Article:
Long-term rituximab safe for patients with wegener's
Repeated and prolonged use of rituximab for B-cell depletion to treat relapses or maintain remission is safe and effective in patients with refractory granulomatosis with polyangiitis (GPA; Wegener's), a primary systemic small vessel vasculitis, according to a study published online June 21 in Arthritis & Rheumatism.
(HealthDay) -- Repeated and prolonged use of rituximab for B-cell depletion to treat relapses or maintain remission is safe and effective in patients with refractory granulomatosis with polyangiitis (GPA; Wegener's), a primary systemic small vessel vasculitis, according to a study published online June 21 in Arthritis & Rheumatism.
Rodrigo Cartin-Ceba, M.D., from the Mayo Clinic in Rochester, Minn., and colleagues examined the efficacy and safety of B-cell depletion in 53 patients with refractory GPA who had received at least two courses of rituximab for relapses or to remain in remission. All patients except one had antineutrophil cytoplasmic antibodies (ANCA) against proteinase 3 (PR3).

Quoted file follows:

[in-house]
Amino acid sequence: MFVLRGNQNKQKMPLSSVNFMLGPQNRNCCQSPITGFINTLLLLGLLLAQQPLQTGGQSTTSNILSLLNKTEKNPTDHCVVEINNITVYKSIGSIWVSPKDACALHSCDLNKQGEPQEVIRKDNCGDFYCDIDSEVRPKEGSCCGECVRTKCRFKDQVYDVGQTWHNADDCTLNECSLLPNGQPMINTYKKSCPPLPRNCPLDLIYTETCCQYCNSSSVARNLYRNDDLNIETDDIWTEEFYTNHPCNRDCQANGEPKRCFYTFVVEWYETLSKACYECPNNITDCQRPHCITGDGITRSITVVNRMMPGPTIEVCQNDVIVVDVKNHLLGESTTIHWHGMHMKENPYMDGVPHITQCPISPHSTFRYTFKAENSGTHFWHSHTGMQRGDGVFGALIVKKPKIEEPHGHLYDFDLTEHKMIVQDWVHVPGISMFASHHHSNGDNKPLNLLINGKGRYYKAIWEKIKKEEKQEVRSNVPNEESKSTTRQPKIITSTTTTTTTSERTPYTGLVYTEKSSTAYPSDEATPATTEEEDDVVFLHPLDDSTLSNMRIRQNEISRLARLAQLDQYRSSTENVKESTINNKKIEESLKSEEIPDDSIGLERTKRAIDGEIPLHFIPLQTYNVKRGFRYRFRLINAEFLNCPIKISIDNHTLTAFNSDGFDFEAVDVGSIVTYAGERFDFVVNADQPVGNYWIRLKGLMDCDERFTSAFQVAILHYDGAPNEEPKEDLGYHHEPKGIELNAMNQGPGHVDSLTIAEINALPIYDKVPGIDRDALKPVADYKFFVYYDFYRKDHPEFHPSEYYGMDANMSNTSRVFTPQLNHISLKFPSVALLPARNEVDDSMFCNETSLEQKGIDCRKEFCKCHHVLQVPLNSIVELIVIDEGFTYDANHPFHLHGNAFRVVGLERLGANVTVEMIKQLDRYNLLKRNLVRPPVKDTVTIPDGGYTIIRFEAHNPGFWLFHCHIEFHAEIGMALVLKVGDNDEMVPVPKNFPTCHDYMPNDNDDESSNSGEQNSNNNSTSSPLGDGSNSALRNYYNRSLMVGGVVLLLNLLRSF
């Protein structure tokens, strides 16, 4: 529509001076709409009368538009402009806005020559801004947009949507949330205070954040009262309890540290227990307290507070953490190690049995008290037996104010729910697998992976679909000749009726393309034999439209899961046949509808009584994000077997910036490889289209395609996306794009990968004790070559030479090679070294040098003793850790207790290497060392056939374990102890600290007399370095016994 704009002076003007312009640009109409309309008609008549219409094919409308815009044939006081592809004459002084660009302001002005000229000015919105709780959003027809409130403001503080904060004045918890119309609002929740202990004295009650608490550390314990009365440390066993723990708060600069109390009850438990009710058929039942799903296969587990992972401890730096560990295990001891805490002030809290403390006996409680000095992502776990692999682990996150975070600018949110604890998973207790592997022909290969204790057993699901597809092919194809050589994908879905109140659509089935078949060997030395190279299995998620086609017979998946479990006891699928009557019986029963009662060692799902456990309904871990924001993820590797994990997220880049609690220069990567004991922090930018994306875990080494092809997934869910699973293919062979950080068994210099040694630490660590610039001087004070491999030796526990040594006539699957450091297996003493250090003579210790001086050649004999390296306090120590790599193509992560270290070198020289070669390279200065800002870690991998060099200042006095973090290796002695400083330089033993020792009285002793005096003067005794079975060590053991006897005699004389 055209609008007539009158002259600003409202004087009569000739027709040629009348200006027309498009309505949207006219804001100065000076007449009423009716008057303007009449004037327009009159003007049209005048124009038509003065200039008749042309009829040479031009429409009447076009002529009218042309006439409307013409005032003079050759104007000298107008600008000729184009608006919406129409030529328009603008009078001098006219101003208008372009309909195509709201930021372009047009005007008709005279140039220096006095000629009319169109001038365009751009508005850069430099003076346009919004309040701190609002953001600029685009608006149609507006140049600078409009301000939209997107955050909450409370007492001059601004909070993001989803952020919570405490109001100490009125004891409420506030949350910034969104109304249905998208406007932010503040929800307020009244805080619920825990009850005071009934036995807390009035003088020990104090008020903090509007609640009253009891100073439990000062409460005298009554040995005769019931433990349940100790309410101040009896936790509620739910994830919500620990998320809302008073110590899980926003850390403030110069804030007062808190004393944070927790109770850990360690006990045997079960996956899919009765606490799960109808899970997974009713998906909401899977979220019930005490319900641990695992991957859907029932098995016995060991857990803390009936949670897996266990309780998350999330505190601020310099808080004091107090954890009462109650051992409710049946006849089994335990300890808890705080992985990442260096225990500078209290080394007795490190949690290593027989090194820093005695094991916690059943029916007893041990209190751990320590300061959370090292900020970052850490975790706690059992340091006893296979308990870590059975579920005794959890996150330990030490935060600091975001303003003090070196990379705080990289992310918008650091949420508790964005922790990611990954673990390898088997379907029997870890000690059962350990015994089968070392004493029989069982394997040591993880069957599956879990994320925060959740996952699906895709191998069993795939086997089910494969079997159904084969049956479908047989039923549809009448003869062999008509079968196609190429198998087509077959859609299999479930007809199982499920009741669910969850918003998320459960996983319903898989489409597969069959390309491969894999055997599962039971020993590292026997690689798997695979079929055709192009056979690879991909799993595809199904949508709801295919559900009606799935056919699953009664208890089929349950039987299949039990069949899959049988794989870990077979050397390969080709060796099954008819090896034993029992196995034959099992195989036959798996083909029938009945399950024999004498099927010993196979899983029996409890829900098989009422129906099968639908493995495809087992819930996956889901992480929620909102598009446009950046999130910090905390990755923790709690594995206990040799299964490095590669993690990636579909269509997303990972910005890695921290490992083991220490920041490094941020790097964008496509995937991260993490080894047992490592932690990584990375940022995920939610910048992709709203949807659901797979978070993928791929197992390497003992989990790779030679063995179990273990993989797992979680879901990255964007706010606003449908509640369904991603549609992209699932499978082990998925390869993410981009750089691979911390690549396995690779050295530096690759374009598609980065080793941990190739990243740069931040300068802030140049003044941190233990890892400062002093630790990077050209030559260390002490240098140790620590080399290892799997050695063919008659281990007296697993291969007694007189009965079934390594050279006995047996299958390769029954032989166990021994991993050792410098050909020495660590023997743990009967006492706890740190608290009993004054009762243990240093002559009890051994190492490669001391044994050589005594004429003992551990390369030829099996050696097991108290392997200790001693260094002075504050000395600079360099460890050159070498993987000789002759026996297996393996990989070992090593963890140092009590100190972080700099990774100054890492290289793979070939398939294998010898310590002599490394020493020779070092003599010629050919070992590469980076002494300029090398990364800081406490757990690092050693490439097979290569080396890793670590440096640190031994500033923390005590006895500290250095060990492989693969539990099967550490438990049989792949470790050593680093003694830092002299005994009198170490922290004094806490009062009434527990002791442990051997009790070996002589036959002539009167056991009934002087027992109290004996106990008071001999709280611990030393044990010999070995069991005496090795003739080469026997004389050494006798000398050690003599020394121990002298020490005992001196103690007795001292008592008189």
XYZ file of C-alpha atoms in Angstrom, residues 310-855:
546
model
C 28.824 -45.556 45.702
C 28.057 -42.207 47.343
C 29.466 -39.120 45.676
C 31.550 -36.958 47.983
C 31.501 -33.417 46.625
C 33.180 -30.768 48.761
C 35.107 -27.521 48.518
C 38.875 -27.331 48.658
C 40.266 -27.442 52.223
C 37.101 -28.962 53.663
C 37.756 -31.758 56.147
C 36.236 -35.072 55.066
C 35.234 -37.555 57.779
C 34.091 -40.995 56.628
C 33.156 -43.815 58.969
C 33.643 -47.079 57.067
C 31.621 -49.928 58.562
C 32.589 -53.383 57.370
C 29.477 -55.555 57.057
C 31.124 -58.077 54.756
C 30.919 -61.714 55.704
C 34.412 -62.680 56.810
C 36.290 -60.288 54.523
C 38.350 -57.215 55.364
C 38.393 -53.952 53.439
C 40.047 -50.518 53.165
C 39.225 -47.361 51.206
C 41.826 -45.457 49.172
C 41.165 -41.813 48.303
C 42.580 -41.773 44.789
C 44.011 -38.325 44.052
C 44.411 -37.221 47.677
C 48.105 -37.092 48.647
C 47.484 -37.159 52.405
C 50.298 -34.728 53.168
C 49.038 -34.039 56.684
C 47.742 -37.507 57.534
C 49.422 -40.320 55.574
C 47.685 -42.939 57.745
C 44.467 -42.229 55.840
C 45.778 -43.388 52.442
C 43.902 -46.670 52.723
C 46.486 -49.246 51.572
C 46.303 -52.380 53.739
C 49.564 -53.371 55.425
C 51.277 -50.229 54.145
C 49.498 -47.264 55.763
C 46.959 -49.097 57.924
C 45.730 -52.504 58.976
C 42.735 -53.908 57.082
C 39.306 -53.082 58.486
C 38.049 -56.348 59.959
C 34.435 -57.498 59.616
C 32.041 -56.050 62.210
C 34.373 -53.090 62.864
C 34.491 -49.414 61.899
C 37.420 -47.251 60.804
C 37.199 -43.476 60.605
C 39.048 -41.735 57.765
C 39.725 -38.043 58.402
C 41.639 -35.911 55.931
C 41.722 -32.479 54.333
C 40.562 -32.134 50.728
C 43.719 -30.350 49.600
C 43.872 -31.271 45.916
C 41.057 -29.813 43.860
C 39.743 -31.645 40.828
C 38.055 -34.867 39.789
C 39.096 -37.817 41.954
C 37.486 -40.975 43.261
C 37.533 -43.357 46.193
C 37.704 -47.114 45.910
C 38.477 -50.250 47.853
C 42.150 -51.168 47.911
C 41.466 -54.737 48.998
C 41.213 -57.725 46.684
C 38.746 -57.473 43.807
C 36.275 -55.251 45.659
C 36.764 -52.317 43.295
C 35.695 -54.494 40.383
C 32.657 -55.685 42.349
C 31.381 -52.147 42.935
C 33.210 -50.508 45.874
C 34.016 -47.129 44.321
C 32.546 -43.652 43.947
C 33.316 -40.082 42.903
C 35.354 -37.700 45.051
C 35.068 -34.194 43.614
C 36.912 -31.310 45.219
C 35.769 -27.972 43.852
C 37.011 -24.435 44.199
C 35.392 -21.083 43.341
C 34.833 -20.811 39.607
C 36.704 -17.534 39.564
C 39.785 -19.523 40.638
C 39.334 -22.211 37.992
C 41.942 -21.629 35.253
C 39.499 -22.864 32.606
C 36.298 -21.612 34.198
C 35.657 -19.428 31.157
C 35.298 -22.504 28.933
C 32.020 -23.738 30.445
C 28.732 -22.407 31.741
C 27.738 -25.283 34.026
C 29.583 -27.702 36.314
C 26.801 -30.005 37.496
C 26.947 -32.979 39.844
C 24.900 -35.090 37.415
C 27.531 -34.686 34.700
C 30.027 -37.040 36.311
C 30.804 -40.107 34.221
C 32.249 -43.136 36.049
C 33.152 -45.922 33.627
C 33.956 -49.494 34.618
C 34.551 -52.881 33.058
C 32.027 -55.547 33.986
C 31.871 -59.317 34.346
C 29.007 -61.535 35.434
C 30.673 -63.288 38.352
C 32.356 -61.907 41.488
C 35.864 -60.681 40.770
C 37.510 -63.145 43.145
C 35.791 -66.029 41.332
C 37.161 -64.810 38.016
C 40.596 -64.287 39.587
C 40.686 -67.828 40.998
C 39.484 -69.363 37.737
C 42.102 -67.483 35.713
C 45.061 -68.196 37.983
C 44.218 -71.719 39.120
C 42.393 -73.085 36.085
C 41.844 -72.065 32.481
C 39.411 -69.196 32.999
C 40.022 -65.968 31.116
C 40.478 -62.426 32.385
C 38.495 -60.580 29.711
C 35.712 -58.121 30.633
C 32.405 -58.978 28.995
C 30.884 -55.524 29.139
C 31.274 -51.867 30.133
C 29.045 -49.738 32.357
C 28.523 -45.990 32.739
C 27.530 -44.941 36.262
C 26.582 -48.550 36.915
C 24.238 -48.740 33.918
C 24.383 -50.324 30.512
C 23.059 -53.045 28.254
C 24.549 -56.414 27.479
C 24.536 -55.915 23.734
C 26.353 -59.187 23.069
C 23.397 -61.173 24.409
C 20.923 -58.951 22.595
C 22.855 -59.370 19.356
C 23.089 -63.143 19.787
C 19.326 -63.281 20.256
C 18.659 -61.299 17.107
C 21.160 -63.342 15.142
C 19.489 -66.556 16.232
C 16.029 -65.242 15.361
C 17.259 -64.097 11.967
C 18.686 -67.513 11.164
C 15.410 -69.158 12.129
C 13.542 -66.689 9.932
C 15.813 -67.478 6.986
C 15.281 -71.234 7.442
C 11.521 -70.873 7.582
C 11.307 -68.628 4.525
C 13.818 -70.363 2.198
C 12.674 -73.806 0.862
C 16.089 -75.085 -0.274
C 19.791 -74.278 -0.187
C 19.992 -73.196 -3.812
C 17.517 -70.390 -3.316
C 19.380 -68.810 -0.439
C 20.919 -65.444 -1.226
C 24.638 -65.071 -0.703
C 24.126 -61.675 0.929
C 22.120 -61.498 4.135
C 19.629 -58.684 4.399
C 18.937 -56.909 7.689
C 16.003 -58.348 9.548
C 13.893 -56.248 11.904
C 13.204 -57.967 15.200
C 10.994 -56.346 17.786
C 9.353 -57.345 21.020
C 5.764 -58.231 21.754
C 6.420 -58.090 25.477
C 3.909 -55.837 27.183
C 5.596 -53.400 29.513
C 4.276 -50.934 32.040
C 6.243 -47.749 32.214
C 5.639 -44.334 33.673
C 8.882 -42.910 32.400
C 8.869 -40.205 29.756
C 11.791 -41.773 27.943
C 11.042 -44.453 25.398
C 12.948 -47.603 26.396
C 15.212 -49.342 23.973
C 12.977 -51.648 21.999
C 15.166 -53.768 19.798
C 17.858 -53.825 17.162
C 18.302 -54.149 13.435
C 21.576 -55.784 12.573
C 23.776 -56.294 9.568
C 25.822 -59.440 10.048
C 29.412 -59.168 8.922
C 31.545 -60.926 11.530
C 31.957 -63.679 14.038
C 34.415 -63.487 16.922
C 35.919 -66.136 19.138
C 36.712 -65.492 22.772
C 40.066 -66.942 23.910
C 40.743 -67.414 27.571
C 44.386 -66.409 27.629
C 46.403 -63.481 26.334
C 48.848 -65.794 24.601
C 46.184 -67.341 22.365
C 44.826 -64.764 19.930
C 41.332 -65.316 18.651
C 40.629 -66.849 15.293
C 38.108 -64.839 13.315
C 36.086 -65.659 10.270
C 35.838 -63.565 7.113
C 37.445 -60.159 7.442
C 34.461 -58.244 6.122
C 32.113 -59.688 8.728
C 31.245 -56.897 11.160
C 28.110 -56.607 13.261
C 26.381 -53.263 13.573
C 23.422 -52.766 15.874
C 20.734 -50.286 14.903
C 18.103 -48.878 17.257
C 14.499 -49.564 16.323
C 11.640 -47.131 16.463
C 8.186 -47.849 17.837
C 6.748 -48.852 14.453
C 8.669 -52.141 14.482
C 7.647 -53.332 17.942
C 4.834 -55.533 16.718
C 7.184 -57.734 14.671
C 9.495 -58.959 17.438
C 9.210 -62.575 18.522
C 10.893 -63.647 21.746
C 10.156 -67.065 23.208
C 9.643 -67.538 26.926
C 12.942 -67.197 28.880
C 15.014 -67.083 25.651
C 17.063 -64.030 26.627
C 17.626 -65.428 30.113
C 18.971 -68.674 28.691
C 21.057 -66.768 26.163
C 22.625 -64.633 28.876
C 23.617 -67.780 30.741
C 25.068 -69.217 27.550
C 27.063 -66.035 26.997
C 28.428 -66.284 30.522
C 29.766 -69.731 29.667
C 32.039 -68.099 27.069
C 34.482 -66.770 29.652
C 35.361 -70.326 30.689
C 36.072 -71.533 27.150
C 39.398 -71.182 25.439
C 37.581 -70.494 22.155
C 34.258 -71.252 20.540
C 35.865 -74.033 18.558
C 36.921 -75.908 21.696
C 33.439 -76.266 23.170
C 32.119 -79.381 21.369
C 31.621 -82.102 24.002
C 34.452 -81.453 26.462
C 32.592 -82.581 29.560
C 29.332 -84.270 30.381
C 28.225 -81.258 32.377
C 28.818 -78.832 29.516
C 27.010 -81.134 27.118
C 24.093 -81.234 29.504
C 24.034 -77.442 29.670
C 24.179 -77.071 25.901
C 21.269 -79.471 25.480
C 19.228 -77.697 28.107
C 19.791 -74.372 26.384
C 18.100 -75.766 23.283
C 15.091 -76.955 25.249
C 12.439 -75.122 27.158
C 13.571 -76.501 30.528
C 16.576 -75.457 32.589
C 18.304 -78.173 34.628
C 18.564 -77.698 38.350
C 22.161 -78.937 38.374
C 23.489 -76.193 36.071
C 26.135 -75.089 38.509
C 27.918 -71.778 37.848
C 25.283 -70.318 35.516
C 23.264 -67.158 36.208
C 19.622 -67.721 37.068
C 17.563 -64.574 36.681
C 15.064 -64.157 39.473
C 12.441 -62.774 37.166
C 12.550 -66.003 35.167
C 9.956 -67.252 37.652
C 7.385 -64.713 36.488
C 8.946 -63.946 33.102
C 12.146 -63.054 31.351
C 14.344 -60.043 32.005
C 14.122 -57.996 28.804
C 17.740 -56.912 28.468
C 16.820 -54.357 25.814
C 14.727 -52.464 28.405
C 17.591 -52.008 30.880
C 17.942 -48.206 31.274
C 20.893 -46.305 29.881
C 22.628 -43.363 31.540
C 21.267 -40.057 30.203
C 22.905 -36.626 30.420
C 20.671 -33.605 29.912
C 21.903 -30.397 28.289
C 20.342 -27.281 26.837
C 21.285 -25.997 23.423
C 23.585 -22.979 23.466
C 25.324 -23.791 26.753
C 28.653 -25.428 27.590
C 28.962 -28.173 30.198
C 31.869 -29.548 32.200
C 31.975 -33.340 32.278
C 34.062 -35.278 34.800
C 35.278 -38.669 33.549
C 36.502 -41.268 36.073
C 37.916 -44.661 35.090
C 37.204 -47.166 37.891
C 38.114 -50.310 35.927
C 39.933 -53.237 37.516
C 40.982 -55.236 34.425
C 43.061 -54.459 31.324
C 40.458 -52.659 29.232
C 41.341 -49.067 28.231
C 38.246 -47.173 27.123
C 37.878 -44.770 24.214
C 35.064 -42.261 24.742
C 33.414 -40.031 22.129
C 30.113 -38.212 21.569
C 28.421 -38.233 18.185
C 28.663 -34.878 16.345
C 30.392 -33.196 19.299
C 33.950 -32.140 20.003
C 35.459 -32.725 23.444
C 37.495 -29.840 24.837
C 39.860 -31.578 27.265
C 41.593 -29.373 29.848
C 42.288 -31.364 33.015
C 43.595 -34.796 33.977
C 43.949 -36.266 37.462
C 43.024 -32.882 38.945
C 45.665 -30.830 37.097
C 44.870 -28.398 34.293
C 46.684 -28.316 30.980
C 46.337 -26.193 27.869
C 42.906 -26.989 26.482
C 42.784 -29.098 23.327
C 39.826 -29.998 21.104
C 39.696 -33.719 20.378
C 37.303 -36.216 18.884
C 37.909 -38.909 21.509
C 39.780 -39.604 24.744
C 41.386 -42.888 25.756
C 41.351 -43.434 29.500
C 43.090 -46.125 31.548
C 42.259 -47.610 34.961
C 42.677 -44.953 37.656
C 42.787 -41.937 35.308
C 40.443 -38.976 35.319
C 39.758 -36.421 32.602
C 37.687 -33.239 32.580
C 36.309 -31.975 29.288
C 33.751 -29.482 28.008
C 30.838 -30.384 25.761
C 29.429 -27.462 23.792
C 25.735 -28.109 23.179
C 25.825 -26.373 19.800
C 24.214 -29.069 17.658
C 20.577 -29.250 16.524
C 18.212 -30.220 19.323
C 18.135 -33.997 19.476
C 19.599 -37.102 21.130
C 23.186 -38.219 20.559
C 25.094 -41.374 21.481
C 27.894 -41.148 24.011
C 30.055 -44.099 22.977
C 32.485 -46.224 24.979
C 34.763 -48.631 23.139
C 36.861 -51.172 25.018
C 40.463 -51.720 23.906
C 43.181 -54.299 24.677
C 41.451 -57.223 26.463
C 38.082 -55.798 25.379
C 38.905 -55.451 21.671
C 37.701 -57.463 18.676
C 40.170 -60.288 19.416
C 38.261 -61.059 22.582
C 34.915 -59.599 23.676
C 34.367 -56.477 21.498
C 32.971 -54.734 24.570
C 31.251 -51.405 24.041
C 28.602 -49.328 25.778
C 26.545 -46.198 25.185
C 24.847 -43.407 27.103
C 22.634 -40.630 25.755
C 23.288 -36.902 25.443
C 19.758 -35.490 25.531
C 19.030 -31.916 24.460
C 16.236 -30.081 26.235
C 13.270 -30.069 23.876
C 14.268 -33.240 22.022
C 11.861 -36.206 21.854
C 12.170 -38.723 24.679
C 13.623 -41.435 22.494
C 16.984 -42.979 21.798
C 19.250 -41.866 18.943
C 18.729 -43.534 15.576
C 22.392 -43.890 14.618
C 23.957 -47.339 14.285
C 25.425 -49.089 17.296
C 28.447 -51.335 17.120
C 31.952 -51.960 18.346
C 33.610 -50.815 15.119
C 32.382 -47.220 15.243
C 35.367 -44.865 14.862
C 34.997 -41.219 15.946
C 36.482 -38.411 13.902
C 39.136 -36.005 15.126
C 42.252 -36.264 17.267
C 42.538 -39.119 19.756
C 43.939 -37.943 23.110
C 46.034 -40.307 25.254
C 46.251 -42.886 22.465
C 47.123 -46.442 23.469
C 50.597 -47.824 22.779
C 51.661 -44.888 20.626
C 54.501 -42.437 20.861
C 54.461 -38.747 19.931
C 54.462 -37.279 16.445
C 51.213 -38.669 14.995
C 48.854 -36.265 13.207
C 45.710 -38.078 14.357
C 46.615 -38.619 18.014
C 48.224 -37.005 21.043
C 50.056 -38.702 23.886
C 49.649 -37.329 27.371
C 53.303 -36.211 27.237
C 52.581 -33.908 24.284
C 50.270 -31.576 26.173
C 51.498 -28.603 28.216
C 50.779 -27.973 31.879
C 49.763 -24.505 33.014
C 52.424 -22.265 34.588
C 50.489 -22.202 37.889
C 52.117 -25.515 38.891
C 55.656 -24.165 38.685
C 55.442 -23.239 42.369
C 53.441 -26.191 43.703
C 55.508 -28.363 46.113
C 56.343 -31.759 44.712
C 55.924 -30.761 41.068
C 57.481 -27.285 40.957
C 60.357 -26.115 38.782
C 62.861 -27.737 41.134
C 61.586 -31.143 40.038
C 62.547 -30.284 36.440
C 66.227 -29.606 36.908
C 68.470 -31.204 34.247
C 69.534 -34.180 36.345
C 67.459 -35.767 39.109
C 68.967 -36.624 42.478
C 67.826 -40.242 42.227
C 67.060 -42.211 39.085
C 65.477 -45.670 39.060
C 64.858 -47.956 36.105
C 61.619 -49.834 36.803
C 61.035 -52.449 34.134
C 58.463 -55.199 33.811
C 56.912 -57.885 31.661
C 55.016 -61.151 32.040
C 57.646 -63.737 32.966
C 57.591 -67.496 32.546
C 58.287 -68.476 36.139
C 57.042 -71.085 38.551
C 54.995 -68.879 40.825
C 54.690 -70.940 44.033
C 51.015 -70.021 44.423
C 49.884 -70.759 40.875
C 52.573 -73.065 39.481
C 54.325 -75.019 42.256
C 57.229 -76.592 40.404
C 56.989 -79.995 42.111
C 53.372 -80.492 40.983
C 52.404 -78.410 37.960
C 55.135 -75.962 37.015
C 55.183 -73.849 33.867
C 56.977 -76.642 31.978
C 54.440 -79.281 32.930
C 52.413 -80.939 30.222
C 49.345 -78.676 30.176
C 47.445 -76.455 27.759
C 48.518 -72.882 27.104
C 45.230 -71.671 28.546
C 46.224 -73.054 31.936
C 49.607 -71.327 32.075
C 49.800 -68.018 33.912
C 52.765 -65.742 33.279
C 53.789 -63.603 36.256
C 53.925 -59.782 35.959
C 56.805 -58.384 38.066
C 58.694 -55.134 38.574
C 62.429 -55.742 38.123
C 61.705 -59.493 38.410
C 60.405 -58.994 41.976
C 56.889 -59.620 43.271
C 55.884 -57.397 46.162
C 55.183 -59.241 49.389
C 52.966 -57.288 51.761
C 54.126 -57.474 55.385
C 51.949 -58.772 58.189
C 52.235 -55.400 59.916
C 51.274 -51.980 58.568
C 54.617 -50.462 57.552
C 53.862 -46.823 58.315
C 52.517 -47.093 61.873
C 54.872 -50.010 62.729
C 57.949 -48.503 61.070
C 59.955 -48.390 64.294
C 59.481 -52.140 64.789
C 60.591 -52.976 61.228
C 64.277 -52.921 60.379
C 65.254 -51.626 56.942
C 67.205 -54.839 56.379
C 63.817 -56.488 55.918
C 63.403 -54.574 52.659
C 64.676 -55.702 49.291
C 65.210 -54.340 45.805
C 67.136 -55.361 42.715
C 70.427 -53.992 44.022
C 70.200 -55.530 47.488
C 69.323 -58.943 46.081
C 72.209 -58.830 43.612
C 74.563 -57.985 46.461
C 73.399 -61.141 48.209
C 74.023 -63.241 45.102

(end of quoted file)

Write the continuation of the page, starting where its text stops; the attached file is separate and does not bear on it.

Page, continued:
Patients received a median of four courses of rituximab treatment. The researchers found that B cells were depleted in all cases, returning after a median of 8.5 months. All relapses occurred after B cells were reconstituted, and all except one were accompanied or preceded by an increase in ANCA levels. There were infusion-related adverse events in 16 patients, and 30 infections required treatment when B cells were depleted.
"Rituximab [appears] effective and safe for induction and maintenance of remission in patients with relapsing GPA," Cartin-Ceba and colleagues conclude. "Preemptive retreatment decisions can be individualized based on serial B lymphocyte and PR3-ANCA monitoring."
Several authors disclosed being investigators on clinical trials supported by pharmaceutical companies, including Genentech, which manufactures rituximab.
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Journal reference: Arthritis & Rheumatism
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